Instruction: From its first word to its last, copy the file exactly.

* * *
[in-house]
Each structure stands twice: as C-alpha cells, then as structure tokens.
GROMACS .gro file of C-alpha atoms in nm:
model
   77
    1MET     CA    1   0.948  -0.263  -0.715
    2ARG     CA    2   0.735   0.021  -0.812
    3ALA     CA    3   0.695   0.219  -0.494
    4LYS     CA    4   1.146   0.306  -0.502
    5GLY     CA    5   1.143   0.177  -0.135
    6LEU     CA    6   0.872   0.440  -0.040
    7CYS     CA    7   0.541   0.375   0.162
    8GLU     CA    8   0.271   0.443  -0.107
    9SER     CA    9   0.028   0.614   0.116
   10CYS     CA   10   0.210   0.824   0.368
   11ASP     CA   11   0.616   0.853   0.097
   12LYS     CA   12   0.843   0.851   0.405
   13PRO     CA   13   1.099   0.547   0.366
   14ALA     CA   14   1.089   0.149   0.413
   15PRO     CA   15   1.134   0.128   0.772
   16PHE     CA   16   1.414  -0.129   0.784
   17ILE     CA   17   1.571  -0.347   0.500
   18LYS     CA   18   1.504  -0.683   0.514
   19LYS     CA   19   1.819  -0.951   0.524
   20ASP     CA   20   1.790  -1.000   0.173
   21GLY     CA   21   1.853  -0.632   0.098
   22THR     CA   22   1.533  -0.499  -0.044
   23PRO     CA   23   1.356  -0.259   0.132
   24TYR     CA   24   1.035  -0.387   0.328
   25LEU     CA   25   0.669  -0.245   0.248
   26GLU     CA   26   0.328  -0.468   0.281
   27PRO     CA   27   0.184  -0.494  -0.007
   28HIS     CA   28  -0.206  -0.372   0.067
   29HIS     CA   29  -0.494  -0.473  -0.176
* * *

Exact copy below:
[in-house]
Each structure stands twice: as C-alpha cells, then as structure tokens.
GROMACS .gro file of C-alpha atoms in nm:
model
   77
    1MET     CA    1   0.948  -0.263  -0.715
    2ARG     CA    2   0.735   0.021  -0.812
    3ALA     CA    3   0.695   0.219  -0.494
    4LYS     CA    4   1.146   0.306  -0.502
    5GLY     CA    5   1.143   0.177  -0.135
    6LEU     CA    6   0.872   0.440  -0.040
    7CYS     CA    7   0.541   0.375   0.162
    8GLU     CA    8   0.271   0.443  -0.107
    9SER     CA    9   0.028   0.614   0.116
   10CYS     CA   10   0.210   0.824   0.368
   11ASP     CA   11   0.616   0.853   0.097
   12LYS     CA   12   0.843   0.851   0.405
   13PRO     CA   13   1.099   0.547   0.366
   14ALA     CA   14   1.089   0.149   0.413
   15PRO     CA   15   1.134   0.128   0.772
   16PHE     CA   16   1.414  -0.129   0.784
   17ILE     CA   17   1.571  -0.347   0.500
   18LYS     CA   18   1.504  -0.683   0.514
   19LYS     CA   19   1.819  -0.951   0.524
   20ASP     CA   20   1.790  -1.000   0.173
   21GLY     CA   21   1.853  -0.632   0.098
   22THR     CA   22   1.533  -0.499  -0.044
   23PRO     CA   23   1.356  -0.259   0.132
   24TYR     CA   24   1.035  -0.387   0.328
   25LEU     CA   25   0.669  -0.245   0.248
   26GLU     CA   26   0.328  -0.468   0.281
   27PRO     CA   27   0.184  -0.494  -0.007
   28HIS     CA   28  -0.206  -0.372   0.067
   29HIS     CA   29  -0.494  -0.473  -0.176